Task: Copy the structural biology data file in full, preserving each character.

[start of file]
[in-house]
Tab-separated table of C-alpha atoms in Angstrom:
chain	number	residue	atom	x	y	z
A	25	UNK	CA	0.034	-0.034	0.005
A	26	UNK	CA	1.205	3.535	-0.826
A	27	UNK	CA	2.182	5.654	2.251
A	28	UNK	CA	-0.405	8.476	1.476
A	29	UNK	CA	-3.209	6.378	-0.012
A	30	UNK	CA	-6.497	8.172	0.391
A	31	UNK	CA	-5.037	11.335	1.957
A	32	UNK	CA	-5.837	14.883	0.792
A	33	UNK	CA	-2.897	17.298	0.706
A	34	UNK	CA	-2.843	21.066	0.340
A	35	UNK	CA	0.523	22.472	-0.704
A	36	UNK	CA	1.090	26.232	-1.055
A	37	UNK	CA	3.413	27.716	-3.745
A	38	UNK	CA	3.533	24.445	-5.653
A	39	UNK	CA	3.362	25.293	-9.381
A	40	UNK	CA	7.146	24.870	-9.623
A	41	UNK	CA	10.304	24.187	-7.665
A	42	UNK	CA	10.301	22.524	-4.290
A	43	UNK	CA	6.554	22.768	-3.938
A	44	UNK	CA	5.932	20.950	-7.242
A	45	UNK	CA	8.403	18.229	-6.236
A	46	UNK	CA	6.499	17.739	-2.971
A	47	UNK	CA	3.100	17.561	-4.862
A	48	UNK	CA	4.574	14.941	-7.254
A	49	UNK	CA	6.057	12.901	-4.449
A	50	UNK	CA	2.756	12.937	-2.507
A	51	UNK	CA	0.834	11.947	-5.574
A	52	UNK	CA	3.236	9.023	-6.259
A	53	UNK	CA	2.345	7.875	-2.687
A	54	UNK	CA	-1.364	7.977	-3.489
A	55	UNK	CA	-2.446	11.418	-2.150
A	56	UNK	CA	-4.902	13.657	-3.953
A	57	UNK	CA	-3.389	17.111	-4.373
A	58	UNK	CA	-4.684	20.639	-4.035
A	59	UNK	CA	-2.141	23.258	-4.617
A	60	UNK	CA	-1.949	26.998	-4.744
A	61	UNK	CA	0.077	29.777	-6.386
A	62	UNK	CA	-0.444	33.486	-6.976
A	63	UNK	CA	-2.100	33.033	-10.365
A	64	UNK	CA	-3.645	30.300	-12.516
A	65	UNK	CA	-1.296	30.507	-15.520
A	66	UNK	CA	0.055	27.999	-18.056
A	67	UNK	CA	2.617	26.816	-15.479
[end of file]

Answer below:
[in-house]
Tab-separated table of C-alpha atoms in Angstrom:
chain	number	residue	atom	x	y	z
A	25	UNK	CA	0.034	-0.034	0.005
A	26	UNK	CA	1.205	3.535	-0.826
A	27	UNK	CA	2.182	5.654	2.251
A	28	UNK	CA	-0.405	8.476	1.476
A	29	UNK	CA	-3.209	6.378	-0.012
A	30	UNK	CA	-6.497	8.172	0.391
A	31	UNK	CA	-5.037	11.335	1.957
A	32	UNK	CA	-5.837	14.883	0.792
A	33	UNK	CA	-2.897	17.298	0.706
A	34	UNK	CA	-2.843	21.066	0.340
A	35	UNK	CA	0.523	22.472	-0.704
A	36	UNK	CA	1.090	26.232	-1.055
A	37	UNK	CA	3.413	27.716	-3.745
A	38	UNK	CA	3.533	24.445	-5.653
A	39	UNK	CA	3.362	25.293	-9.381
A	40	UNK	CA	7.146	24.870	-9.623
A	41	UNK	CA	10.304	24.187	-7.665
A	42	UNK	CA	10.301	22.524	-4.290
A	43	UNK	CA	6.554	22.768	-3.938
A	44	UNK	CA	5.932	20.950	-7.242
A	45	UNK	CA	8.403	18.229	-6.236
A	46	UNK	CA	6.499	17.739	-2.971
A	47	UNK	CA	3.100	17.561	-4.862
A	48	UNK	CA	4.574	14.941	-7.254
A	49	UNK	CA	6.057	12.901	-4.449
A	50	UNK	CA	2.756	12.937	-2.507
A	51	UNK	CA	0.834	11.947	-5.574
A	52	UNK	CA	3.236	9.023	-6.259
A	53	UNK	CA	2.345	7.875	-2.687
A	54	UNK	CA	-1.364	7.977	-3.489
A	55	UNK	CA	-2.446	11.418	-2.150
A	56	UNK	CA	-4.902	13.657	-3.953
A	57	UNK	CA	-3.389	17.111	-4.373
A	58	UNK	CA	-4.684	20.639	-4.035
A	59	UNK	CA	-2.141	23.258	-4.617
A	60	UNK	CA	-1.949	26.998	-4.744
A	61	UNK	CA	0.077	29.777	-6.386
A	62	UNK	CA	-0.444	33.486	-6.976
A	63	UNK	CA	-2.100	33.033	-10.365
A	64	UNK	CA	-3.645	30.300	-12.516
A	65	UNK	CA	-1.296	30.507	-15.520
A	66	UNK	CA	0.055	27.999	-18.056
A	67	UNK	CA	2.617	26.816	-15.479